Building your credit history and improving your credit score can be difficult if lenders aren’t willing to extend you a line of credit. It can be even more difficult to rebuild your credit score if you are recovering from bankruptcy or other unfavorable credit settlements.
I recently received a reader question about using credit cards to improve a bad credit history. Normally I wouldn’t recommend using credit cards if you have a history of bad credit, but there are times when credit cards are actually the best, or only, option to rebuild your credit.
Q Hello, I’m trying to rebuild my credit. Where can I find credit cards to rebuild my credit? Which is the best credit card to do that? I was hoping you might be able to give me some insight as to what I should look for and what I should avoid.
A Thanks for contacting me, James. The information in this article should answer most of your questions, including how your credit score is determined, how to improve your credit score, how to understand credit card offers, and finally a couple credit card offers that may be beneficial to your situation.
Caveat: You want to avoid credit cards or any products that promise you they will fix your score for you. The only way to improve your score is to make on time payments, reduce your debt to income ratio, and allow time to correct any past mistakes. If you aren’t sure where you stand on your credit, get a free FICO score with no credit card required so you can get a benchmark for where you are with your credit.
Understanding how to improve your credit score
Contrary to the ads you see and hear on TV and the radio, there is no magic bullet to restore your credit score. You can’t pay someone or a company to restore your credit score – it takes time and effort.
The first step to improving your credit score is to understand how how your credit score is determined. These articles will help you with that information:
When you read these articles, you will realize there are many factors that influence your credit score, and that repairing your credit score hinges on a few key factors – mostly making on time payments, reducing the amount of debt you owe, and doing this over time. The more time you put between any blemishes on your score, the larger the impact on your credit score. To put it simply, it takes time to improve your score.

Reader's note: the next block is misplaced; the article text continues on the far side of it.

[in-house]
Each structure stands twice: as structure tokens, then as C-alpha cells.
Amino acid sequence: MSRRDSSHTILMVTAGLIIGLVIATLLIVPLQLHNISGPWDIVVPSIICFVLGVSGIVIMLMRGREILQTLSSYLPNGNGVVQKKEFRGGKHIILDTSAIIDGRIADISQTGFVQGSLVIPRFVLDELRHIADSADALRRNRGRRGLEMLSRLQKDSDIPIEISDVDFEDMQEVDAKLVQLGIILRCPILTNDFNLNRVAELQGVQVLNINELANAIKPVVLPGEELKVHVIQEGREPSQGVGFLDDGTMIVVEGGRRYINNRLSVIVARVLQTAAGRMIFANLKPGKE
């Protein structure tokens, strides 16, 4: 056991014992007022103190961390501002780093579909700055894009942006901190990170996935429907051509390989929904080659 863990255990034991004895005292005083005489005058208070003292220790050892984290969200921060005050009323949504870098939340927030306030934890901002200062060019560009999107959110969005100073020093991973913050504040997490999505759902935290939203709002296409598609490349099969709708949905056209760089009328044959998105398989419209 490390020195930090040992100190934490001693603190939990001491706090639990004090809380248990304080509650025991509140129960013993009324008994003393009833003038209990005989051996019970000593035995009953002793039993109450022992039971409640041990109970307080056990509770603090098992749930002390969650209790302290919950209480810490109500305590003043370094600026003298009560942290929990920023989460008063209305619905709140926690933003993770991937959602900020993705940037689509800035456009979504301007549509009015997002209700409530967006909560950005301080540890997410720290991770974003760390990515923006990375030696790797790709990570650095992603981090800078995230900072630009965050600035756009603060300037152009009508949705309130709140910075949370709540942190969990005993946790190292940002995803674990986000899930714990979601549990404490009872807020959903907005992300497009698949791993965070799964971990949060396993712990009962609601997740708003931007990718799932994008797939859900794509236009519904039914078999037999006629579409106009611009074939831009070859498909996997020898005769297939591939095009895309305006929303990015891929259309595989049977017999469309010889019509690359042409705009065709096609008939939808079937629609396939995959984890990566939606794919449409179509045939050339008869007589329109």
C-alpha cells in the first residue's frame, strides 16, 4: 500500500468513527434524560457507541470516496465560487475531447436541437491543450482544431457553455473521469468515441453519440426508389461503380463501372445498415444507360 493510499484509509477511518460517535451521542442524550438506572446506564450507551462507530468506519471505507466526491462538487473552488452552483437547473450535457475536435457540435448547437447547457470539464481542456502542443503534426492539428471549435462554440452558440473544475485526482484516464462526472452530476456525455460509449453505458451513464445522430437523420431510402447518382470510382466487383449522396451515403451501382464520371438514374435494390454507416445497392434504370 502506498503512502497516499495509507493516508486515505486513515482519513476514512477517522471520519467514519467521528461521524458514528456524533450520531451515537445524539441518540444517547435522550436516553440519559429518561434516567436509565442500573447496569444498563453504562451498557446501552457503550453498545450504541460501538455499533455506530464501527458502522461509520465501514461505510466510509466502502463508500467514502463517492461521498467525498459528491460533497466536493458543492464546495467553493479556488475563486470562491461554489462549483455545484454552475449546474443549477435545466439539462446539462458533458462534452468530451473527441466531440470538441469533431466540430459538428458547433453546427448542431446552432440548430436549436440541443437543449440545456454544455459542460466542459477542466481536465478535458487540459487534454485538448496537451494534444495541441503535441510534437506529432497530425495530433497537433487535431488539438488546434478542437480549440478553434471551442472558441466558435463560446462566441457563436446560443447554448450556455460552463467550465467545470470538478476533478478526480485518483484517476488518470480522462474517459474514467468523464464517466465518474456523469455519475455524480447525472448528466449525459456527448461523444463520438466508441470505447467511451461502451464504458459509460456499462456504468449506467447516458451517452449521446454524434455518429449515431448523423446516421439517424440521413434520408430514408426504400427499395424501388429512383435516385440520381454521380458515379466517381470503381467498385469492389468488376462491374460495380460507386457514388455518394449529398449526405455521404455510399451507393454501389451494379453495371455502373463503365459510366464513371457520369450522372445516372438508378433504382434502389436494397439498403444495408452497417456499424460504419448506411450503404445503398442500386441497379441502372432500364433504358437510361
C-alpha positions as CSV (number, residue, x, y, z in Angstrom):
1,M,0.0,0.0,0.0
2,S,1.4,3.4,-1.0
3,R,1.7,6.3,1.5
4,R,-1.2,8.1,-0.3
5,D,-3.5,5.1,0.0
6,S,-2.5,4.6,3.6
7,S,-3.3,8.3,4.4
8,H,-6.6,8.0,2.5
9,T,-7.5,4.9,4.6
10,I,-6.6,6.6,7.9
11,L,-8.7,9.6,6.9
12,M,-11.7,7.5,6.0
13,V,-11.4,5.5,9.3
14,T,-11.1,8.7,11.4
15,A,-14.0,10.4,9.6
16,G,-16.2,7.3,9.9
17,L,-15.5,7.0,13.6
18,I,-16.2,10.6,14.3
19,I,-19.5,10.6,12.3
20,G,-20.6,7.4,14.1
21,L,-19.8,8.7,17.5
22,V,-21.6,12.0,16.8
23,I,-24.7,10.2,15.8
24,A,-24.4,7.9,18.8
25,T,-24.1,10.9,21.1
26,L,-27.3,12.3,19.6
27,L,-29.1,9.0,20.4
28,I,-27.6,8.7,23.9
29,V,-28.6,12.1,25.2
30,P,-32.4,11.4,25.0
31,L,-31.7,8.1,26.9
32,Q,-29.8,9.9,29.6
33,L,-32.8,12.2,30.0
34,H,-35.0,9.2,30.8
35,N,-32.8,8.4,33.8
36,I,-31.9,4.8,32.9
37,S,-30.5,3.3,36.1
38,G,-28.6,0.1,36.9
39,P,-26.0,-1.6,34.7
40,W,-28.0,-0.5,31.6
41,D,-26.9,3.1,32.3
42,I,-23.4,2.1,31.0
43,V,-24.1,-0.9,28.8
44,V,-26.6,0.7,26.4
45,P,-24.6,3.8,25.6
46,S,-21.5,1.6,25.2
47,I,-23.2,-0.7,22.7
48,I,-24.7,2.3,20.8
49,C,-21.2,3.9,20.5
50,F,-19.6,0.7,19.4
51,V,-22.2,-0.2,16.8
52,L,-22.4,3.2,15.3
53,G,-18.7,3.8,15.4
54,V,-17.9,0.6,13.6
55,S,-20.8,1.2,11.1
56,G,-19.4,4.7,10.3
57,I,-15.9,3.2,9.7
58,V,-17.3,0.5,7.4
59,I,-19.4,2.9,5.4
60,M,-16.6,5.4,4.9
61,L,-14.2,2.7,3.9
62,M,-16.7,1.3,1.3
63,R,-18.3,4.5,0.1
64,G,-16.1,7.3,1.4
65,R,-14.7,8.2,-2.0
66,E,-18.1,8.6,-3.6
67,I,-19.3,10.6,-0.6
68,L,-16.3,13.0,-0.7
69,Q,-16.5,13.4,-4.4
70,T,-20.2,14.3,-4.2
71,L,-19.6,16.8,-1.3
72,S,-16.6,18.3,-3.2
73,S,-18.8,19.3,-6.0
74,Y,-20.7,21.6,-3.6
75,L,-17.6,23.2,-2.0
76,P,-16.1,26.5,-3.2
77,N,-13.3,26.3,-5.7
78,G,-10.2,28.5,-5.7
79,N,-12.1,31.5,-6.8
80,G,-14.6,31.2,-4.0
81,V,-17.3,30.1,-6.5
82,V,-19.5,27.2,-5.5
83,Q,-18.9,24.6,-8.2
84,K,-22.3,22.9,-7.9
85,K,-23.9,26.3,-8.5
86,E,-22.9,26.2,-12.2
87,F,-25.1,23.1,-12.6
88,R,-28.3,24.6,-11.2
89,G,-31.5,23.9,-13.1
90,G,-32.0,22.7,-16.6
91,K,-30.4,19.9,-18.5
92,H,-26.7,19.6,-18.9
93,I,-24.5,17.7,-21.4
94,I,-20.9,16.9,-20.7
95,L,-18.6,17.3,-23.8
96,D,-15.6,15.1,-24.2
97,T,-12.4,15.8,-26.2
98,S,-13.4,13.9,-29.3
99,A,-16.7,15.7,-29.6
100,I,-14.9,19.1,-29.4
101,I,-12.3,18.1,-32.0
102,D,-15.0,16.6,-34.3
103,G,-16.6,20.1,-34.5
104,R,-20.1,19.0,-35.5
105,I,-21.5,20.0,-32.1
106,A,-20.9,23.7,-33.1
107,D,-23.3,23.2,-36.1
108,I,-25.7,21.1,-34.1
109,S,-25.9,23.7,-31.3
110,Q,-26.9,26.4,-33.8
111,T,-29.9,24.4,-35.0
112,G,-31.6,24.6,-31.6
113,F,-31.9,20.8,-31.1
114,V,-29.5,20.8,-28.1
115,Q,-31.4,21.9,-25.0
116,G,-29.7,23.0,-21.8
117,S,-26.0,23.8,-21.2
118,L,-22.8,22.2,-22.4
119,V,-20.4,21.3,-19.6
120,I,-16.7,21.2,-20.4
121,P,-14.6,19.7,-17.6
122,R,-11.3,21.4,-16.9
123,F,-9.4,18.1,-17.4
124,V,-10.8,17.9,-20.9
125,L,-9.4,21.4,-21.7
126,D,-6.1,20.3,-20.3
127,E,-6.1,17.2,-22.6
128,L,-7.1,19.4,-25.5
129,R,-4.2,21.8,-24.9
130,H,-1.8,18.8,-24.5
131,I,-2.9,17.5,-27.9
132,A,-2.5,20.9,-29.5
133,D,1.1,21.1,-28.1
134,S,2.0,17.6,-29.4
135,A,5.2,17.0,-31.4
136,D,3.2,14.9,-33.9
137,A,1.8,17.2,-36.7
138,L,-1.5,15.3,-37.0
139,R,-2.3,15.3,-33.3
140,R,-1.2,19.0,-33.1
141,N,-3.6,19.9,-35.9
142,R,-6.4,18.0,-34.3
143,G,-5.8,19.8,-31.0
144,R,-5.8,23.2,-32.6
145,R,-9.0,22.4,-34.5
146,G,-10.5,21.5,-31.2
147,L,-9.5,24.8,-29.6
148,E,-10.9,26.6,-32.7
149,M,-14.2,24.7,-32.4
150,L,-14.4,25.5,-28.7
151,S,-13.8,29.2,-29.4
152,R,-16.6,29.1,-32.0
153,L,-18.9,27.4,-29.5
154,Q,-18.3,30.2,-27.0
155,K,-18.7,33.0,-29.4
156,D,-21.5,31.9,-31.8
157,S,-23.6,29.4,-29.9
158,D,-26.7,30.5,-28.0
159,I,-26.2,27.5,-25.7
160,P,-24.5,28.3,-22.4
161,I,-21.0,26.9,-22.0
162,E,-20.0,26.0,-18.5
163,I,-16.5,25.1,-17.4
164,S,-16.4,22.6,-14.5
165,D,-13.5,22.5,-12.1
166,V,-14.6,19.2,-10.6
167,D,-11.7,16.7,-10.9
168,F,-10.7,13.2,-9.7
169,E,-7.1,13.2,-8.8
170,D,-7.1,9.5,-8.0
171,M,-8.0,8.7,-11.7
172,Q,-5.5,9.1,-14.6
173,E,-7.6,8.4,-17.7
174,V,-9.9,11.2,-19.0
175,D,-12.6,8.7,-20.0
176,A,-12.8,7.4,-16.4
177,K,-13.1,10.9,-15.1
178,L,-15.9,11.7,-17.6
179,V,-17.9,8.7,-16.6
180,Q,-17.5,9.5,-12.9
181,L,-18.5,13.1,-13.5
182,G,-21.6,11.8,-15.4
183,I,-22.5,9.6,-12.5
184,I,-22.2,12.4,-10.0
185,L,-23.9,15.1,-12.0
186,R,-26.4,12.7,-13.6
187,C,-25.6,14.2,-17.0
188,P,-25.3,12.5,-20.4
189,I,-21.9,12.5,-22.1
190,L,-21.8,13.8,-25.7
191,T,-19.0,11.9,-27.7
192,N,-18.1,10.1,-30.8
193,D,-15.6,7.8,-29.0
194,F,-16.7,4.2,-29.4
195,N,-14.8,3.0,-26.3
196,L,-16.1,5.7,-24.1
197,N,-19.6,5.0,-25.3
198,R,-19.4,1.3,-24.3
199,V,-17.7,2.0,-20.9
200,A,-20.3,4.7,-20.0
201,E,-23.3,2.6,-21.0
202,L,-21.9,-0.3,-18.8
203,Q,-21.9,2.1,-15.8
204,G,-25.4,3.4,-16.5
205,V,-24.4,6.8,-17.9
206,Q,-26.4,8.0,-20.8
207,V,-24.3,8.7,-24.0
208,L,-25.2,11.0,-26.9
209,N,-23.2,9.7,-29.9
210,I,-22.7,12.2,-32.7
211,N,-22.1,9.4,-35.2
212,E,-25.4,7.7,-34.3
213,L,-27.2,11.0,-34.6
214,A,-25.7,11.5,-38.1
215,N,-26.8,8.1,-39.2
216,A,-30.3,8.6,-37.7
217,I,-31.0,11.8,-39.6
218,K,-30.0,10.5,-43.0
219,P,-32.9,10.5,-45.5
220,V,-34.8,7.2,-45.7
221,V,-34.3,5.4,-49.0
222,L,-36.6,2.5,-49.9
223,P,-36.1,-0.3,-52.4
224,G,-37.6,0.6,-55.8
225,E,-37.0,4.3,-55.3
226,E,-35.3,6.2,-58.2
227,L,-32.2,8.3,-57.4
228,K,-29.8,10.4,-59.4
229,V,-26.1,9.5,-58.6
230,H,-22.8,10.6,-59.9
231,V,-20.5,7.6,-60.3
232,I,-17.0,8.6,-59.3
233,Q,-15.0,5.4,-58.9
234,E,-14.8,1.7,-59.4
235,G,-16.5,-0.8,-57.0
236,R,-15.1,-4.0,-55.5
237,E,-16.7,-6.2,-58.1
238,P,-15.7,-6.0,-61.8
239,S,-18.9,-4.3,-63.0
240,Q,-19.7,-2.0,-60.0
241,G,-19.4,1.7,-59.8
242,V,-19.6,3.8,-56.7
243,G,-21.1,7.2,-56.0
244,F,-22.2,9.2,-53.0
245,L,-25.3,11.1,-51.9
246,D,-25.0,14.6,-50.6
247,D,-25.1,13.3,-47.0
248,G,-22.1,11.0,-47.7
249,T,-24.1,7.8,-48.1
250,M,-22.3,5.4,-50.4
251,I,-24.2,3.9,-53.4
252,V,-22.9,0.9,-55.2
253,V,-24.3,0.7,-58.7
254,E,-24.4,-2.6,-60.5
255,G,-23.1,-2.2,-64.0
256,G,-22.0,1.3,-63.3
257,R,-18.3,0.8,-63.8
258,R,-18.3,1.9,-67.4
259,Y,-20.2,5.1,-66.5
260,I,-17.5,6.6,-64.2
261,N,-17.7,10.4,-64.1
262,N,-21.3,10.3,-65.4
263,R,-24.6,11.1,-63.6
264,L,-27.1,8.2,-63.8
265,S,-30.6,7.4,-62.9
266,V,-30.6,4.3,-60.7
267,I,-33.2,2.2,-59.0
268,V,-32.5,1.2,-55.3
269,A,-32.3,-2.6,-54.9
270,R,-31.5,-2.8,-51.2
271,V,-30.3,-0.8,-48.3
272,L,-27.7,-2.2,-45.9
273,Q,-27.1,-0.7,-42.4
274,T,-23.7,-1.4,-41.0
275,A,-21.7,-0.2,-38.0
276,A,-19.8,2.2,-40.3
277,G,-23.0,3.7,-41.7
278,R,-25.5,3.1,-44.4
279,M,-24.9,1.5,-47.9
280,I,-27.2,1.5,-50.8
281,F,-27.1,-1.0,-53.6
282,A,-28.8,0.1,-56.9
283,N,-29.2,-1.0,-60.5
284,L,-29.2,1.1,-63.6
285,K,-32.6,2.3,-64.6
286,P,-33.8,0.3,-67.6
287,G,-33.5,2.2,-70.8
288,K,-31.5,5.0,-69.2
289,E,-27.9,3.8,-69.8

Using Secured Credit Cards to Improve your Credit
Secured credit cards look and act like regular credit cards, but there is one major difference. You have to maintain a deposit with a bank in order to use a secured credit card. The deposit acts as collateral in the event you don’t make your payment. Your credit limit is usually around 50% – 100% of the balance you keep with the bank.
The good news is that you will be able to improve your credit score with a secured credit card so long as you make regular payments and don’t go over the limits. The downside to using secured credit cards is leaving a deposit with the bank, annual fees, and relatively high interest rates (which you can avoid by making on time payments).
An added benefit to secured credit cards is that many of them offer guaranteed approval, regardless or credit history, credit scores, or other negative marks.
Understanding credit card offers
Not all credit card offers are created equally and there are several factors to consider when applying for a new credit card. You should look at interest rates, rewards, sign up deals, introductory rates, balance transfer offers, fees, and other factors. Here is more information about understanding credit card offers.
Best credit cards offers
These articles give you a couple credit card offers that may be beneficial for you (rewards cards, balance transfer offers, and credit card bonuses):
- Zero Percent Balance Transfer Credit Card Offers.
- Credit Card Referral Bonuses.
- Gas Rewards Credit Cards.
- 0% APR Credit Cards.
No credit card can improve your credit score by itself
Remember, no credit card can improve your credit score by itself. It takes good credit practices such as making on time payments, reducing your debt to income ratio, the type of credit you have, and time.